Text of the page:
The False View of Nutrition vs Obesity Meds

Still Life with Eggs“Fix the food first. Let’s see if these drugs are actually better than real food.” Those words from Robert Lustig (the sugar is poison guy) capture the dissonance obesity medicines are causing for people who believe that obesity is simply the result of bad food. They’re framing care for people with obesity as an obstacle to the distinct and important mission to improve the nutrition for all the world. The implication is that obesity meds are somehow a threat to good nutrition.

Fix the Food!

Writing for the Guardian, Sarah Boseley tells us “a skinny jab is no quick fix for obesity – and no excuse to let junk food companies off the hook.” Professor Graham MacGregor passionately asserts that we must fix the food industry first:

“The question is, what are you going to do about it? Are you going to let the food industry go on feeding us this rubbish and promoting it … and then give drugs to try and stop the effects of all this unhealthy food? Or are you going to try and stop the food industry doing this?”

Teach Those People to Eat Right

Writing in the Seattle Times, lifestyle medicine physician Yami Cazorla-Lancaster says guidance to offer treatment for childhood obesity is an awful mistake. She says the real need is to teach children the value of good nutrition:

“There has been much pressure on medical organizations to ‘fix’ the problem of increasing body weight, but I believe our perspective and approach has been all wrong.

“Drugs and surgery in young children address just one symptom. However, it tends to undermine root causes, which is what is truly driving our skyrocketing incidence of chronic diseases, conditions such as cardiovascular disease, diabetes, dementia and early mortality.”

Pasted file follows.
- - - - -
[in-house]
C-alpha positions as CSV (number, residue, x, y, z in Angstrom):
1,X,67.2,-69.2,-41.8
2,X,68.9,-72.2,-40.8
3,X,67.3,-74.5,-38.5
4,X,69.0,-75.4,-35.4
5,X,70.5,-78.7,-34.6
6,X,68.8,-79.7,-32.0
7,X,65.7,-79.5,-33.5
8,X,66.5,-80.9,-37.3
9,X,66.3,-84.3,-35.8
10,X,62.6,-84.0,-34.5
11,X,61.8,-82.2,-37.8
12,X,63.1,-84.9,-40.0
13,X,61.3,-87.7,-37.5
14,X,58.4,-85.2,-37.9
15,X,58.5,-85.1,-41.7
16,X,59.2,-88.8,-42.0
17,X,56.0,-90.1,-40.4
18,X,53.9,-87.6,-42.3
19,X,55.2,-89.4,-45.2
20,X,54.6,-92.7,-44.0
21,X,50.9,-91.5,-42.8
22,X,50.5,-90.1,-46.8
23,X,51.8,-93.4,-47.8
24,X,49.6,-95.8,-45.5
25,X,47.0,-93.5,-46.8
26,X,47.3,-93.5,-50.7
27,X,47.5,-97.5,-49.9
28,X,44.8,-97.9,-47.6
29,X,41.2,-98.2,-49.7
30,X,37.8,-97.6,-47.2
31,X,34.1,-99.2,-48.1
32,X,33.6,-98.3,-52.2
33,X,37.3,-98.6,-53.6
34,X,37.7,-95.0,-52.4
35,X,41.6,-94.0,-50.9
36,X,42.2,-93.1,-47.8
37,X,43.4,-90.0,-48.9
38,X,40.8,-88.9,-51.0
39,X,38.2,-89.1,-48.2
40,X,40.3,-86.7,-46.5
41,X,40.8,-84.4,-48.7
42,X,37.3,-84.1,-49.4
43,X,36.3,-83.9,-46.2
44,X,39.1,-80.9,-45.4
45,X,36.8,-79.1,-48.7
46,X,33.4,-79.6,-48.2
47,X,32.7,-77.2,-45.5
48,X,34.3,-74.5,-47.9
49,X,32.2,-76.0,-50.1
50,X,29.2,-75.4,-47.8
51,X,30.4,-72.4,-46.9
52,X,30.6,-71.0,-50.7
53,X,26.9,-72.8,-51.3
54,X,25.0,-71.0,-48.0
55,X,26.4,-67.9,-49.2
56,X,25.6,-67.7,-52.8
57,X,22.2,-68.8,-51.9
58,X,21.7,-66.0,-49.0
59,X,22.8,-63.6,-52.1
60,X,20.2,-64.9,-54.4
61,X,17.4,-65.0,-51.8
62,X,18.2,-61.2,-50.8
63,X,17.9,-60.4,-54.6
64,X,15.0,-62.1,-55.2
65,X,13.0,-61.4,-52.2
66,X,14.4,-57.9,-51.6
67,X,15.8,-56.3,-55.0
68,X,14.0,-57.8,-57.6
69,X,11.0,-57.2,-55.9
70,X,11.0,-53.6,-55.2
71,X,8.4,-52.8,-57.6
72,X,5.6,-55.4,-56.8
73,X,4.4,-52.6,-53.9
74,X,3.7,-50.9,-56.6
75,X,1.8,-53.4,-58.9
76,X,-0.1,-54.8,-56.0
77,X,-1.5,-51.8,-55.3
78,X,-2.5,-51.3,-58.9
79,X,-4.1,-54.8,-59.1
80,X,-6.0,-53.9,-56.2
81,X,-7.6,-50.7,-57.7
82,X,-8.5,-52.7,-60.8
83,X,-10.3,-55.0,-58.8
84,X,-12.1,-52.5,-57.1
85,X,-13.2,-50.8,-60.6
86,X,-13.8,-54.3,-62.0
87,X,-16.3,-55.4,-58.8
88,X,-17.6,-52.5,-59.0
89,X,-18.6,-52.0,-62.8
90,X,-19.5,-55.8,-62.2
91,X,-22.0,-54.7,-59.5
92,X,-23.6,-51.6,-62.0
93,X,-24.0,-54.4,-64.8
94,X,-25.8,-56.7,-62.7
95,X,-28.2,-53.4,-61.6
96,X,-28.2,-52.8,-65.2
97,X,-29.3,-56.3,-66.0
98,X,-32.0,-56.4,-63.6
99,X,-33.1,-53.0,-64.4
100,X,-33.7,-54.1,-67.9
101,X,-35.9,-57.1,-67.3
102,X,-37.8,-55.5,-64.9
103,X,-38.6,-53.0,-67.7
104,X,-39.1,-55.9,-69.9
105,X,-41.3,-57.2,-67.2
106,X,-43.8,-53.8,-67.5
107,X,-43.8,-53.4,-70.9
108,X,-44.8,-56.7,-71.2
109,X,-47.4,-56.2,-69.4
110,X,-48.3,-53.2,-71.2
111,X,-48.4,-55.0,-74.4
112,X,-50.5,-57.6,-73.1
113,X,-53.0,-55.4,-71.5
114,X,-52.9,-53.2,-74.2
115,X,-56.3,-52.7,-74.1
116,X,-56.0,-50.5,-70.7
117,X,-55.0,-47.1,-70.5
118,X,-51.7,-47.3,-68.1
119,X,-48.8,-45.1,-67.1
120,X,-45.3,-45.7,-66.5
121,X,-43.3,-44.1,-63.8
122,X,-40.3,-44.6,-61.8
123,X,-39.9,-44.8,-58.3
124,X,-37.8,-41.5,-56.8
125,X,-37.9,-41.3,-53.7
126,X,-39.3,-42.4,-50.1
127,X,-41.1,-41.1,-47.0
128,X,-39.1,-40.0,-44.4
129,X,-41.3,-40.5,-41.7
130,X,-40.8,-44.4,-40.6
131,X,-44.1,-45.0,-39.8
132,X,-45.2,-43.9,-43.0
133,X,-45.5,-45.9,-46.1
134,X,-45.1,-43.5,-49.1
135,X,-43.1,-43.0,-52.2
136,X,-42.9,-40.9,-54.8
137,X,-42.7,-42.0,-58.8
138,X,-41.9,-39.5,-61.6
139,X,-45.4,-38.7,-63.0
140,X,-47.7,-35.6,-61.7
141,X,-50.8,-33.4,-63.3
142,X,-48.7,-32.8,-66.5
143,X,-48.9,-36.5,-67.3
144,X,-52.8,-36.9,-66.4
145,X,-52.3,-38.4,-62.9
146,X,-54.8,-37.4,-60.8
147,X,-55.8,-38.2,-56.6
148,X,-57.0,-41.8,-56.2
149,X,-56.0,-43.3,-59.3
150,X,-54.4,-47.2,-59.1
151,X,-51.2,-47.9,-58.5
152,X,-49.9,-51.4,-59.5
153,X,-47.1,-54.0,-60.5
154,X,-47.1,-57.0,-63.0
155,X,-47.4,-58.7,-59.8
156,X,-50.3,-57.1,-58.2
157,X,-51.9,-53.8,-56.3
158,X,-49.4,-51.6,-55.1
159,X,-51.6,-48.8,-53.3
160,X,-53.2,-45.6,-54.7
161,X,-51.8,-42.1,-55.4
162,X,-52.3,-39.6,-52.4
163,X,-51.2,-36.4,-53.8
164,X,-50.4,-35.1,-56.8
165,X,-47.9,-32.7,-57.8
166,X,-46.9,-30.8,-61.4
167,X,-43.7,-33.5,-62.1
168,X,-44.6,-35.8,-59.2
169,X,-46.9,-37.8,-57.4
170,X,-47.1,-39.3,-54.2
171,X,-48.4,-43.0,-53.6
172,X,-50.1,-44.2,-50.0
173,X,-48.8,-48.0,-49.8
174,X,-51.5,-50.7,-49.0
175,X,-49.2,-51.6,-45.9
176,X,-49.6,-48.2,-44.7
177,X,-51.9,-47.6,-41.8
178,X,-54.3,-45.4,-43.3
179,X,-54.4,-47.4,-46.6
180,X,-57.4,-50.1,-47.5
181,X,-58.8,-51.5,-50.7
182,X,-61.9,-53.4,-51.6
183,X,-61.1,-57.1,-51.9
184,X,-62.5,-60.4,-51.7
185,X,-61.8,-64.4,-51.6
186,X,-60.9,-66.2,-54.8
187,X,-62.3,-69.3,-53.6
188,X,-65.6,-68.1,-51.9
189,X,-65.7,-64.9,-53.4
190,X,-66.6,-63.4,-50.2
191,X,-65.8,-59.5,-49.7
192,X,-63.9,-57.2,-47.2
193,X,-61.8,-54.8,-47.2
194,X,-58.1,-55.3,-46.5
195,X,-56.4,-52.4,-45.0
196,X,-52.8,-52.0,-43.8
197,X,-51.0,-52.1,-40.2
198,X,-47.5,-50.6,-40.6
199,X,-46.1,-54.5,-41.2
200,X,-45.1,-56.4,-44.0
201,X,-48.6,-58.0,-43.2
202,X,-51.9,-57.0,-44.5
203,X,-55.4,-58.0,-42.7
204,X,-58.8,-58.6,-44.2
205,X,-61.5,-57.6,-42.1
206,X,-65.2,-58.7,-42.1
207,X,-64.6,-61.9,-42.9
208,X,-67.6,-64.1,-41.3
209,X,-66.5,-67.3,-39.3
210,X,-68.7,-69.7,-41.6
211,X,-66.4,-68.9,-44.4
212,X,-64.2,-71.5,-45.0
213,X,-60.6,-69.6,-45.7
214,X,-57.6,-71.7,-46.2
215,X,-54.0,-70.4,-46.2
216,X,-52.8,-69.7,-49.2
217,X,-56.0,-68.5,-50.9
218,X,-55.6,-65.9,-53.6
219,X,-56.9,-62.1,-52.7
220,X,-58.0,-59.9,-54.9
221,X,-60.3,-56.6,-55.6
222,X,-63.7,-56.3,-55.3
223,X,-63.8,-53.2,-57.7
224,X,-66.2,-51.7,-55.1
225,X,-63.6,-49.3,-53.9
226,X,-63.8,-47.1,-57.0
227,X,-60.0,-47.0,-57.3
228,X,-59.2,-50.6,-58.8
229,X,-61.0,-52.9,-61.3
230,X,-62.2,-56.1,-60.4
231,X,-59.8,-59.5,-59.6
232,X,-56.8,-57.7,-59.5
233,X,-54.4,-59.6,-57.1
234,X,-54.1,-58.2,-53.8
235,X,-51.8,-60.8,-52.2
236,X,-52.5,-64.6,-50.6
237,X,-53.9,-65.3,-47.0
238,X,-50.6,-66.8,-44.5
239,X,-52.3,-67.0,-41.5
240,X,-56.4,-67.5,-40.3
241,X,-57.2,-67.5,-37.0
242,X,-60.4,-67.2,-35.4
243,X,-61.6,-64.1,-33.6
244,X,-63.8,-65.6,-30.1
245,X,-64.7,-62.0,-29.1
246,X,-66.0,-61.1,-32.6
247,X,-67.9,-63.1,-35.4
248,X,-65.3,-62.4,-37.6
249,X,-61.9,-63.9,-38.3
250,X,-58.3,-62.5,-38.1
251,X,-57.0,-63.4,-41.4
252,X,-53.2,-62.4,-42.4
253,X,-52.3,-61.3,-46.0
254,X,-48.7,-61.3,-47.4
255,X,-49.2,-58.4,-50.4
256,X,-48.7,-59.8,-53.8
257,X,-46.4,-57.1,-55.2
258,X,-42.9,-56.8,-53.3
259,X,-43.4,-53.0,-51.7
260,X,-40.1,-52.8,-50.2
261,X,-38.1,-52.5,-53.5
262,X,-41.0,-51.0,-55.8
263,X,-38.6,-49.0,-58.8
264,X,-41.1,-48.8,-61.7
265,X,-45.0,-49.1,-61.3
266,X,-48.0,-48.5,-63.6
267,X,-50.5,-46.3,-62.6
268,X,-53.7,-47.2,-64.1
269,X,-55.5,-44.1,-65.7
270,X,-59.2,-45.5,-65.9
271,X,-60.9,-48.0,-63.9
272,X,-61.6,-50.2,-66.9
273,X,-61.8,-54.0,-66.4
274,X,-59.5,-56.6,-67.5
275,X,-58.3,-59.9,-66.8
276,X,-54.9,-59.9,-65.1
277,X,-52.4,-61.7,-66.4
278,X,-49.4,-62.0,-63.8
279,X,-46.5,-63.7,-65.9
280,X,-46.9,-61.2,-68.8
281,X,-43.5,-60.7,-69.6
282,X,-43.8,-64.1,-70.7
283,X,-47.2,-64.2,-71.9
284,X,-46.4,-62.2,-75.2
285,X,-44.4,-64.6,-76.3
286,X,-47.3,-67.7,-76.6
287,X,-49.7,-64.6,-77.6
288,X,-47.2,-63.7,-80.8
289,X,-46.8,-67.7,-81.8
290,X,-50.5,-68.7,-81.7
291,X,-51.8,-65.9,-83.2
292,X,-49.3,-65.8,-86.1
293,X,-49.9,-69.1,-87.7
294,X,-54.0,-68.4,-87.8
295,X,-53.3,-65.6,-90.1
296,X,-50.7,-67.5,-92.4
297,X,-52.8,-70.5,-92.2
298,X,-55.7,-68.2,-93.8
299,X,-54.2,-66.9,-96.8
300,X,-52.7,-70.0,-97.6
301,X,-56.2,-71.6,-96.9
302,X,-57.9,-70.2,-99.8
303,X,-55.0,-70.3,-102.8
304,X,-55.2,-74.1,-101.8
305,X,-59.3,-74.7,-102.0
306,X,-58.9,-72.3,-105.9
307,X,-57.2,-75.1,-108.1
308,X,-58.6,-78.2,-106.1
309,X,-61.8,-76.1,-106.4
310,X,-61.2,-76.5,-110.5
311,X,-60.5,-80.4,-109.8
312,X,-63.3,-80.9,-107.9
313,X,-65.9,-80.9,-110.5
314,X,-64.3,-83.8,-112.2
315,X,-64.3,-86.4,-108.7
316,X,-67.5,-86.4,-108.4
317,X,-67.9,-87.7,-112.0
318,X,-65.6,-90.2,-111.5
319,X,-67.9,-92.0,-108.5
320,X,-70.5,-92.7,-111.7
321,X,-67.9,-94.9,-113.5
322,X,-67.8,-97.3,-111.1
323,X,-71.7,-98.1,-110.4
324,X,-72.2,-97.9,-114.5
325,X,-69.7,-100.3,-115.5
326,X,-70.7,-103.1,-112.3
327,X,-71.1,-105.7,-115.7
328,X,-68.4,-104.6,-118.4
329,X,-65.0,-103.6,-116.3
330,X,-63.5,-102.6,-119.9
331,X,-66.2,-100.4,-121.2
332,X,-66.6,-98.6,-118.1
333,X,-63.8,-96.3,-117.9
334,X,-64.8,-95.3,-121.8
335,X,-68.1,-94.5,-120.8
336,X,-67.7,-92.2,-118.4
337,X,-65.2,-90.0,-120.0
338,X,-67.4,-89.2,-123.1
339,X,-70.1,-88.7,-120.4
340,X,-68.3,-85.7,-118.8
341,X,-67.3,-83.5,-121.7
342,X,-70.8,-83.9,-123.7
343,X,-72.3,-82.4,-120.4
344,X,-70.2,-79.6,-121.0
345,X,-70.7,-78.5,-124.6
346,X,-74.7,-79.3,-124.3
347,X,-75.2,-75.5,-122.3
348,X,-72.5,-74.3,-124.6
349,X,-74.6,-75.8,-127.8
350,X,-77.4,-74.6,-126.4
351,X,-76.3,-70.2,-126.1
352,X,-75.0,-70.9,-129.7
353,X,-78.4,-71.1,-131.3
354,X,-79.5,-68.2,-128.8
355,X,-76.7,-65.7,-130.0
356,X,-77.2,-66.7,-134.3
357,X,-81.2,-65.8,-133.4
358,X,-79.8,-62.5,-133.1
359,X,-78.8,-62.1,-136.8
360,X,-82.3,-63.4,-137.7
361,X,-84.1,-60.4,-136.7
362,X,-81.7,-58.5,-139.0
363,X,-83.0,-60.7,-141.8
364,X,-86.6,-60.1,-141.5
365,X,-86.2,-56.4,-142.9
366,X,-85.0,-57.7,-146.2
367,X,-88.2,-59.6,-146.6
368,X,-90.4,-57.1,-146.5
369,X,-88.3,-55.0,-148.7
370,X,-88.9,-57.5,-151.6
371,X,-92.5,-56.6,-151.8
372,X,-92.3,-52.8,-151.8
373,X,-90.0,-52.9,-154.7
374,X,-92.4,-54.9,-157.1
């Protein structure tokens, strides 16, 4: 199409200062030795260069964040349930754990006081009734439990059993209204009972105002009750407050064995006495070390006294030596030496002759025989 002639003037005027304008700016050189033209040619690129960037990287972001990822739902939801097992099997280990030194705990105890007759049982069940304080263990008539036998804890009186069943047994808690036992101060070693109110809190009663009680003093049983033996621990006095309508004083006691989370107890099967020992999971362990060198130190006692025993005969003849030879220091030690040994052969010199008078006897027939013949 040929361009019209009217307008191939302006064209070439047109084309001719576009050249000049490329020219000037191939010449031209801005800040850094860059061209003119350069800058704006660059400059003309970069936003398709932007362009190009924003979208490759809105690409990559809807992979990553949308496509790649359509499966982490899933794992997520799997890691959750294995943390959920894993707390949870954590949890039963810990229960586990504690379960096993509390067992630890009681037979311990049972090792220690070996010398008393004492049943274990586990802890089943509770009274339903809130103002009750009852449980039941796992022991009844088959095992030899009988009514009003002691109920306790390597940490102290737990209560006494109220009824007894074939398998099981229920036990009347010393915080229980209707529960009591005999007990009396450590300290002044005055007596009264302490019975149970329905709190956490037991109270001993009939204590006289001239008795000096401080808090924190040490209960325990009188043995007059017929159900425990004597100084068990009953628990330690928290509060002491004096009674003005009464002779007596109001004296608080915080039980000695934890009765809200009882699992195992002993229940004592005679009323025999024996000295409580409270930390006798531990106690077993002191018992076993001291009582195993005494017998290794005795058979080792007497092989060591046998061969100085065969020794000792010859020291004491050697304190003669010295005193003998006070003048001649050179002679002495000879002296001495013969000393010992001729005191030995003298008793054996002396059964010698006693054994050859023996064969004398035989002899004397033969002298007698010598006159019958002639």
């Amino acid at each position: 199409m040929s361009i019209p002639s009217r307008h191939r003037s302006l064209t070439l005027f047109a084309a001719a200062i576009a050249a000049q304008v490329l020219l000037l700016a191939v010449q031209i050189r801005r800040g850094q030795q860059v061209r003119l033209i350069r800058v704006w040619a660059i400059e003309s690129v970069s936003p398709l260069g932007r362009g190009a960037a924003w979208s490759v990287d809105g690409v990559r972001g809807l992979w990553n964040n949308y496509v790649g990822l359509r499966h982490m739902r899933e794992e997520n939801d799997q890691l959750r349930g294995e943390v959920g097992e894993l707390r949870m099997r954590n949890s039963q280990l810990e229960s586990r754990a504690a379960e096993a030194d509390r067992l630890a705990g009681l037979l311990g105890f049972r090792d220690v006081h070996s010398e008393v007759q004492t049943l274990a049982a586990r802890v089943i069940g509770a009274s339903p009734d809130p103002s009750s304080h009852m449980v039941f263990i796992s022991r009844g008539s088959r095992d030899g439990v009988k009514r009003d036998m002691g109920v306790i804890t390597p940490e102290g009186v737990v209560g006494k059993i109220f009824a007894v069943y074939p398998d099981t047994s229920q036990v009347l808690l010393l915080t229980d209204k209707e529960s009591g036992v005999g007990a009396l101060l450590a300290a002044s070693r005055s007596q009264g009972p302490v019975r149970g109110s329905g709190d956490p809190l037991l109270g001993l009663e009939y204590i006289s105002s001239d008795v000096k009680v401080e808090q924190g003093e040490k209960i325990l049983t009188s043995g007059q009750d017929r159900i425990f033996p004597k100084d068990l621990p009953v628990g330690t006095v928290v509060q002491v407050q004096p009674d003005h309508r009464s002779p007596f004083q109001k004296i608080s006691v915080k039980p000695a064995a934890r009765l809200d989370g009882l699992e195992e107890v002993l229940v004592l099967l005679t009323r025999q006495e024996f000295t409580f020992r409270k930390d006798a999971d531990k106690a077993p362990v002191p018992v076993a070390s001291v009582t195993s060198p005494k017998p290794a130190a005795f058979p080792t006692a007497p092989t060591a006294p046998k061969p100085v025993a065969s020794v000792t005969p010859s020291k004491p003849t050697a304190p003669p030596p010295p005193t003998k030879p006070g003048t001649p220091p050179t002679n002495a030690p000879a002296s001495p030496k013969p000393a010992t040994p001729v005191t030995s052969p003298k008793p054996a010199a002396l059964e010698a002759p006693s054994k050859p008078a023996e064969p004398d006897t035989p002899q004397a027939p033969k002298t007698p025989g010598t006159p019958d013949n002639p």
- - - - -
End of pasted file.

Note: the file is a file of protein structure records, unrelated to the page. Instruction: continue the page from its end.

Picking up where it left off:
(Note that when someone suggests they know the “root causes” of obesity, they’re deceiving themselves. More on this here.)

Opening Doors to Better Health

Without a doubt, good nutrition is important for good health. Children and adults alike need good patterns for enjoying food that nourishes their bodies. Some people suffer from a lack of knowledge about good nutrition. For others the problem is purely a matter of circumstances. But when medically significant obesity goes untreated, it can get in the way of good nutrition. A person living with a dysregulated appetite in a world of constant food cues has little chance of sustaining healthy eating patterns or achieving goals for better health.

Nutrition is an important factor in many chronic diseases – diabetes, cancer, and heart disease to name a few. Medical nutrition therapy can be helpful for any of those diseases, but it’s a compliment to other medical care. Not a substitute.

The same is true in obesity. For people who need obesity meds, they are not a threat to good nutrition. Rather, they can open the door to that possibility.

Click here for Robert Lustig and Jamy Ard discussing the implications of new obesity medicines. For further perspective on neglecting factors beyond nutrition in obesity, click here.

Still Life with Eggs, painting by Aleksandra Ekster / WikiArt

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May 14, 2023